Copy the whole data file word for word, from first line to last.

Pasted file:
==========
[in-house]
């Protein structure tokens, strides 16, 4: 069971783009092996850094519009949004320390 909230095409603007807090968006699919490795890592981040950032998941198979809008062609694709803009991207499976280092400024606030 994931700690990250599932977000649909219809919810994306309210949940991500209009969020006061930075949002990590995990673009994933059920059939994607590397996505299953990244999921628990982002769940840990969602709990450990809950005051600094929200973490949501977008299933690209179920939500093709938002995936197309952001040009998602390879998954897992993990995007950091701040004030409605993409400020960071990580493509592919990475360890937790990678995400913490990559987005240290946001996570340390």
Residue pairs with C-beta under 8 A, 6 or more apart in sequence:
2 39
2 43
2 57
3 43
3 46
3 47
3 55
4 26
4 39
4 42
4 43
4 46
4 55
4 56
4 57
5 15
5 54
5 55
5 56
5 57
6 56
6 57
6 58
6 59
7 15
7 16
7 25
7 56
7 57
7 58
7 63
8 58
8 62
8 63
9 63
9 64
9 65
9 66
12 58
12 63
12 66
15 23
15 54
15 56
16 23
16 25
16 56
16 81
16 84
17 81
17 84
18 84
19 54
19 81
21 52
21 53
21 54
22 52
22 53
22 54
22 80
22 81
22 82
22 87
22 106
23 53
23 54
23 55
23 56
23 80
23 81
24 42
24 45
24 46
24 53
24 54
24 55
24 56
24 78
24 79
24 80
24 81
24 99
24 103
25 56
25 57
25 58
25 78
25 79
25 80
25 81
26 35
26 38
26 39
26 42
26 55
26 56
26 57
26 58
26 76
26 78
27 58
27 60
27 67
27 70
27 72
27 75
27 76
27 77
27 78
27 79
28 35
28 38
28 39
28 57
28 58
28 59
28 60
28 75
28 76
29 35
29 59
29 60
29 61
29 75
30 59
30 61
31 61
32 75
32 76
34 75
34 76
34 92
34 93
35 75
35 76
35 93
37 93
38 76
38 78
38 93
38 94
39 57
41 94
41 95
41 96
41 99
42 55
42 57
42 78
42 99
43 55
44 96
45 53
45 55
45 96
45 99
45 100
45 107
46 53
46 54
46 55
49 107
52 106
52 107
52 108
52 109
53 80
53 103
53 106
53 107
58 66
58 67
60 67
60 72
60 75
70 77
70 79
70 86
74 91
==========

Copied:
[in-house]
């Protein structure tokens, strides 16, 4: 069971783009092996850094519009949004320390 909230095409603007807090968006699919490795890592981040950032998941198979809008062609694709803009991207499976280092400024606030 994931700690990250599932977000649909219809919810994306309210949940991500209009969020006061930075949002990590995990673009994933059920059939994607590397996505299953990244999921628990982002769940840990969602709990450990809950005051600094929200973490949501977008299933690209179920939500093709938002995936197309952001040009998602390879998954897992993990995007950091701040004030409605993409400020960071990580493509592919990475360890937790990678995400913490990559987005240290946001996570340390």
Residue pairs with C-beta under 8 A, 6 or more apart in sequence:
2 39
2 43
2 57
3 43
3 46
3 47
3 55
4 26
4 39
4 42
4 43
4 46
4 55
4 56
4 57
5 15
5 54
5 55
5 56
5 57
6 56
6 57
6 58
6 59
7 15
7 16
7 25
7 56
7 57
7 58
7 63
8 58
8 62
8 63
9 63
9 64
9 65
9 66
12 58
12 63
12 66
15 23
15 54
15 56
16 23
16 25
16 56
16 81
16 84
17 81
17 84
18 84
19 54
19 81
21 52
21 53
21 54
22 52
22 53
22 54
22 80
22 81
22 82
22 87
22 106
23 53
23 54
23 55
23 56
23 80
23 81
24 42
24 45
24 46
24 53
24 54
24 55
24 56
24 78
24 79
24 80
24 81
24 99
24 103
25 56
25 57
25 58
25 78
25 79
25 80
25 81
26 35
26 38
26 39
26 42
26 55
26 56
26 57
26 58
26 76
26 78
27 58
27 60
27 67
27 70
27 72
27 75
27 76
27 77
27 78
27 79
28 35
28 38
28 39
28 57
28 58
28 59
28 60
28 75
28 76
29 35
29 59
29 60
29 61
29 75
30 59
30 61
31 61
32 75
32 76
34 75
34 76
34 92
34 93
35 75
35 76
35 93
37 93
38 76
38 78
38 93
38 94
39 57
41 94
41 95
41 96
41 99
42 55
42 57
42 78
42 99
43 55
44 96
45 53
45 55
45 96
45 99
45 100
45 107
46 53
46 54
46 55
49 107
52 106
52 107
52 108
52 109
53 80
53 103
53 106
53 107
58 66
58 67
60 67
60 72
60 75
70 77
70 79
70 86
74 91